Ken Coleman

Ken Coleman — Owner and Brewmaster at the Okolona 1817 Brewery.

OKOLONA – Recently, 1817 had its first public event, Post-toberfest, named so since it was an Oktoberfest event held in November.

"We just figured that 2020 screwed up everything anyways so why not screw something up on purpose?" said 1817 Brewery owner and brewmaster Kem Coleman.

After brewing beer in 5-gallon buckets about five years ago from his home in Amory and finding his first customer, Coleman started making bigger batches in 2016 in a building in Okolona. Two years ago, 1817 could be found in seven cities in Mississippi, and Coleman had 35 accounts and 60 taps. 

Enthusiastic bar owners and supporters urged him to find a bigger and better location where he could brew even bigger batches and distribute to a larger audience.

So last year, after finding an abandoned building that was once Ford's first dealership in the state, Coleman went to work cleaning and renovating the place.

It officially opened in February, and Coleman was ready to get distribution started across the state, and even into Memphis, Alabama and Louisiana.

"This was never going to be a high-traffic place – that's better suited for a place like Tupelo," he said. "But as far as manufacturing and distribution, it's perfect and I have room to grow."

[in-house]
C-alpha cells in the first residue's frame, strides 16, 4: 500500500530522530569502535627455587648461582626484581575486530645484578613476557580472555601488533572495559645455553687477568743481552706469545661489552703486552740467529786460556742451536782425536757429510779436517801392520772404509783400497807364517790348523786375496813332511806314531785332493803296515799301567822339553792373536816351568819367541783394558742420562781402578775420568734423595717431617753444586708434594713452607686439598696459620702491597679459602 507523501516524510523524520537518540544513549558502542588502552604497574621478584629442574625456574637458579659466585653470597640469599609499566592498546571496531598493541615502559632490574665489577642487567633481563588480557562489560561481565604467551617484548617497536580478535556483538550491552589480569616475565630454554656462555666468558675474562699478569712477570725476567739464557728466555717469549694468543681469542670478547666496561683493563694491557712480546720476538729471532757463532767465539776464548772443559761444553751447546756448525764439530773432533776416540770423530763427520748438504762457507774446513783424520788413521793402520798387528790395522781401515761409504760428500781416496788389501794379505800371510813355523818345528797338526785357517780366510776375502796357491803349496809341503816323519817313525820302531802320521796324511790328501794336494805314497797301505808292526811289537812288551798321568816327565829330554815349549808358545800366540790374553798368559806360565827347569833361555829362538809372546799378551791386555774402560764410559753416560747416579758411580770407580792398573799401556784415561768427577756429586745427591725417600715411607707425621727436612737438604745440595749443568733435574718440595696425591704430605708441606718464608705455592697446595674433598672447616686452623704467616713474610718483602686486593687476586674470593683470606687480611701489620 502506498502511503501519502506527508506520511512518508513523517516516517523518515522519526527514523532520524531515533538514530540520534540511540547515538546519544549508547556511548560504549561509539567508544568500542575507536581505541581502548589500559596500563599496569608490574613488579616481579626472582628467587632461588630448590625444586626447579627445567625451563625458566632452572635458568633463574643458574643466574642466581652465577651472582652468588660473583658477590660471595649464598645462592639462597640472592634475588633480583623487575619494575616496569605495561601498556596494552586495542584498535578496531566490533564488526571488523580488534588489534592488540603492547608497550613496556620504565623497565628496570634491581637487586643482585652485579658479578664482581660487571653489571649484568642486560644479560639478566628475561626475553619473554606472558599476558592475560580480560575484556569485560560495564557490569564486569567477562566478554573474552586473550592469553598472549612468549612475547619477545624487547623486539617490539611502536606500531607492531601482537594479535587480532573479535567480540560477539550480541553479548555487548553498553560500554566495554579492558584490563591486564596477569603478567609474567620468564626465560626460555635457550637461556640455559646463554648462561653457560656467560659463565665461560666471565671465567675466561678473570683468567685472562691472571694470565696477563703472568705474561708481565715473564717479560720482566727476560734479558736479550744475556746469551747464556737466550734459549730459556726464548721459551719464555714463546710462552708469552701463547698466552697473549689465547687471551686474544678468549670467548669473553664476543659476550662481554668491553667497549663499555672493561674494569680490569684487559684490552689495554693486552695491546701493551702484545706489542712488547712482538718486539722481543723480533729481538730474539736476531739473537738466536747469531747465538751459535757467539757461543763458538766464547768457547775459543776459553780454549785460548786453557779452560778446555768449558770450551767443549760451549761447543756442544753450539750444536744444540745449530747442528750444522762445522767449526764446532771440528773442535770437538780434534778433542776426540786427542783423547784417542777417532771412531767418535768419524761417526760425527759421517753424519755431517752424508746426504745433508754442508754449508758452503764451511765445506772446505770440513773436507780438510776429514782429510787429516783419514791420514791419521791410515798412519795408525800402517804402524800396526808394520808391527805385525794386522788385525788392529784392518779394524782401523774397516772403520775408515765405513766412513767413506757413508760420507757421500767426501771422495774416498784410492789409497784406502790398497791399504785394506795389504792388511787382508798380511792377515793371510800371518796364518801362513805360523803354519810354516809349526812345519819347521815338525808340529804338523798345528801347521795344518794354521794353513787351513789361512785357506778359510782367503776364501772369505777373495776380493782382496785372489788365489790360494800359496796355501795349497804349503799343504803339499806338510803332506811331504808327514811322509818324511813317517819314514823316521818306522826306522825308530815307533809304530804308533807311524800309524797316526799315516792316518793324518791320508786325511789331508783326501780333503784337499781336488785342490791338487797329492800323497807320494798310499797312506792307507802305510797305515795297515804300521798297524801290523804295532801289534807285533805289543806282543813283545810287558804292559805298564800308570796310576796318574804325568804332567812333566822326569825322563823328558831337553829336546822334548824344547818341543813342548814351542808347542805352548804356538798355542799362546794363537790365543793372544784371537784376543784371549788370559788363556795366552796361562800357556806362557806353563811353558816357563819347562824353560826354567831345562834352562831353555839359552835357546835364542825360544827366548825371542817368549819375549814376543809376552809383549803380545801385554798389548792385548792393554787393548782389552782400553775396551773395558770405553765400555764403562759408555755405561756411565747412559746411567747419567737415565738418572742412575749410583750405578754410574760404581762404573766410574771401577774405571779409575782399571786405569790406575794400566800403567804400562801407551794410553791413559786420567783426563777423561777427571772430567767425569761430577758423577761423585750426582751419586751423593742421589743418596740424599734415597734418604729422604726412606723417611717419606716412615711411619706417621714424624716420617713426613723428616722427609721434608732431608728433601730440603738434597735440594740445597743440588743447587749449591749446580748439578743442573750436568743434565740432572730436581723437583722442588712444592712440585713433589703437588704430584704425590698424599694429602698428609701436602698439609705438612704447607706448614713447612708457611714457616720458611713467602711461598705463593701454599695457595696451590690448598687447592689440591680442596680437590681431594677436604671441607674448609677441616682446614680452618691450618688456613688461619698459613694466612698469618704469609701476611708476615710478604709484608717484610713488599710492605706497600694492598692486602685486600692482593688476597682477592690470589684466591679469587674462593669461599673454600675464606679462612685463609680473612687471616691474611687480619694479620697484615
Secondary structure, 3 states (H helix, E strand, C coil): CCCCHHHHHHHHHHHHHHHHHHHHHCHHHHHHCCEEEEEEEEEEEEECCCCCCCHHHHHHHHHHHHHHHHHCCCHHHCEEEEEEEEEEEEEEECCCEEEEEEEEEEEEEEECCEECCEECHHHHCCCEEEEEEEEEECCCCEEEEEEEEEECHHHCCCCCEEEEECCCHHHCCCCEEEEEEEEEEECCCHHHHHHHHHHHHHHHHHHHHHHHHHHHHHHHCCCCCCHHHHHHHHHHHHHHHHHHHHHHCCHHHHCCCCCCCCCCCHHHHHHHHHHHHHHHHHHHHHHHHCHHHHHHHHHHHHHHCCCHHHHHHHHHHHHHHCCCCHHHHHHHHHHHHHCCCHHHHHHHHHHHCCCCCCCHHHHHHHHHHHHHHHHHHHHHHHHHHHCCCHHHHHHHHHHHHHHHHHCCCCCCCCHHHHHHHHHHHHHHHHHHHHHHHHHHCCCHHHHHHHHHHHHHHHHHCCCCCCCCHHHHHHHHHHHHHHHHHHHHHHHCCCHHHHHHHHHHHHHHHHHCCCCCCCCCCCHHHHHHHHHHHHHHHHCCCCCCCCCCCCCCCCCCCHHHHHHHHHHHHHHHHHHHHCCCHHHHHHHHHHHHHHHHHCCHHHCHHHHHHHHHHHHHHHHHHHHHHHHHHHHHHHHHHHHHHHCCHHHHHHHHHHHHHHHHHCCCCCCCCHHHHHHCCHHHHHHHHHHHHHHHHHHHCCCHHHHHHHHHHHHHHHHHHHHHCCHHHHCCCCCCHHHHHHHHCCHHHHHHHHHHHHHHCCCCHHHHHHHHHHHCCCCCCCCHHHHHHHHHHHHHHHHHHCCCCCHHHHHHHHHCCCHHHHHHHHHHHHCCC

But then the pandemic hit, and those plans were put on hold.

"It's 300 gallons at a time, which is 10 barrels, and each of the fermenters is an equal batch to fermenter amount, so those are 10-barrel fermenters," he said, pointing to a row of three shiny, stainless steel fermenting tanks. A 20-barrel fermenter sits next to it.

But Coleman hasn't been able to utilize his new equipment the way he would like.

"I've only done 10 brews since February," he said. "When you shut down the bars and restaurants, there's just not a lot of consumption going on."

Because Mississippi law limits the amount a brewery can sell on premises, they must rely on distributors to get their product into other businesses. And some of those distributors suggested to Coleman he needed to get a canning line to supplement the kegs he was selling.

The problem is, as seen with other products during the pandemic, there's a shortage – in this case, aluminum cans.

"I could spend $100,000 on a canning line but I couldn't use it because there's a global canning shortage," he said. 

Business during the past nine months, Coleman admits, "has sucked."

But he hopes that the COVID-19 will settle down and 1817 can regain the momentum it had pre-pandemic.

"Things were going well; it was awesome," he said. "We got up ready to go and got the first batch in February, and right as it matured and we were getting ready to go to the market, COVID hit. I didn't even really get going."

And the craft beer industry in the state has seen better days. Four years ago there were nearly two dozen microbreweries and brew pubs; today there are only about a third remaining. And 1817 is the only microbrewery still standing in the north Mississippi.

If it wasn't for COVID, Coleman is convinced 1817 would have signed on with a bigger distributor, and thus expanded its footprint.